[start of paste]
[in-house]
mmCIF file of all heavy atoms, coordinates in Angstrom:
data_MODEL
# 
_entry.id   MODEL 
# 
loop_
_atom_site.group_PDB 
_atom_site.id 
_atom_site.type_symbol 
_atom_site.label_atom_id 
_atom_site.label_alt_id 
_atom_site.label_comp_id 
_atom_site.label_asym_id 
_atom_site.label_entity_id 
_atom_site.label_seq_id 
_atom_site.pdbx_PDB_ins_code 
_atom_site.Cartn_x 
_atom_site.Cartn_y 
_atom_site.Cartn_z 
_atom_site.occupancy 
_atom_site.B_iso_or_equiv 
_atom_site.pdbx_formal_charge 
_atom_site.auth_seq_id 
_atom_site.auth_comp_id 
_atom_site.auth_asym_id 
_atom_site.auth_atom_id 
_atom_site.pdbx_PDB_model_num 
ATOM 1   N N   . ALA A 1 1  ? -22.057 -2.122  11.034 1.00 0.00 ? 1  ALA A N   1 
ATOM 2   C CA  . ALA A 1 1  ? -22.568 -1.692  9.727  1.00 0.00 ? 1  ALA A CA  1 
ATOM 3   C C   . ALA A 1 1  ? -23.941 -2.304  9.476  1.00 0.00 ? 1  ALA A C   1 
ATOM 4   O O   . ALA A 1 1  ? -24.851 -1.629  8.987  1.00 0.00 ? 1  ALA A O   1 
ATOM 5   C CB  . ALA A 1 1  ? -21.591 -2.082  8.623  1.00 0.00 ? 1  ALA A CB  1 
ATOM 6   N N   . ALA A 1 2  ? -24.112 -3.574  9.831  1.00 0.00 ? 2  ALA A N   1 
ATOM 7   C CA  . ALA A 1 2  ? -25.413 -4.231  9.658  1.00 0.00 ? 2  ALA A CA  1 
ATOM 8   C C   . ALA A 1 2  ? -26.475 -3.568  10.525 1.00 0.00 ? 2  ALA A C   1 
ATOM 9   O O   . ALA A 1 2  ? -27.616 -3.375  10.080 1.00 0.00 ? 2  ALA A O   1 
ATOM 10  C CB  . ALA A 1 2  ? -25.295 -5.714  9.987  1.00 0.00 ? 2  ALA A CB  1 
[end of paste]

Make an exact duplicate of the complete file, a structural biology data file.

[in-house]
mmCIF file of all heavy atoms, coordinates in Angstrom:
data_MODEL
# 
_entry.id   MODEL 
# 
loop_
_atom_site.group_PDB 
_atom_site.id 
_atom_site.type_symbol 
_atom_site.label_atom_id 
_atom_site.label_alt_id 
_atom_site.label_comp_id 
_atom_site.label_asym_id 
_atom_site.label_entity_id 
_atom_site.label_seq_id 
_atom_site.pdbx_PDB_ins_code 
_atom_site.Cartn_x 
_atom_site.Cartn_y 
_atom_site.Cartn_z 
_atom_site.occupancy 
_atom_site.B_iso_or_equiv 
_atom_site.pdbx_formal_charge 
_atom_site.auth_seq_id 
_atom_site.auth_comp_id 
_atom_site.auth_asym_id 
_atom_site.auth_atom_id 
_atom_site.pdbx_PDB_model_num 
ATOM 1   N N   . ALA A 1 1  ? -22.057 -2.122  11.034 1.00 0.00 ? 1  ALA A N   1 
ATOM 2   C CA  . ALA A 1 1  ? -22.568 -1.692  9.727  1.00 0.00 ? 1  ALA A CA  1 
ATOM 3   C C   . ALA A 1 1  ? -23.941 -2.304  9.476  1.00 0.00 ? 1  ALA A C   1 
ATOM 4   O O   . ALA A 1 1  ? -24.851 -1.629  8.987  1.00 0.00 ? 1  ALA A O   1 
ATOM 5   C CB  . ALA A 1 1  ? -21.591 -2.082  8.623  1.00 0.00 ? 1  ALA A CB  1 
ATOM 6   N N   . ALA A 1 2  ? -24.112 -3.574  9.831  1.00 0.00 ? 2  ALA A N   1 
ATOM 7   C CA  . ALA A 1 2  ? -25.413 -4.231  9.658  1.00 0.00 ? 2  ALA A CA  1 
ATOM 8   C C   . ALA A 1 2  ? -26.475 -3.568  10.525 1.00 0.00 ? 2  ALA A C   1 
ATOM 9   O O   . ALA A 1 2  ? -27.616 -3.375  10.080 1.00 0.00 ? 2  ALA A O   1 
ATOM 10  C CB  . ALA A 1 2  ? -25.295 -5.714  9.987  1.00 0.00 ? 2  ALA A CB  1 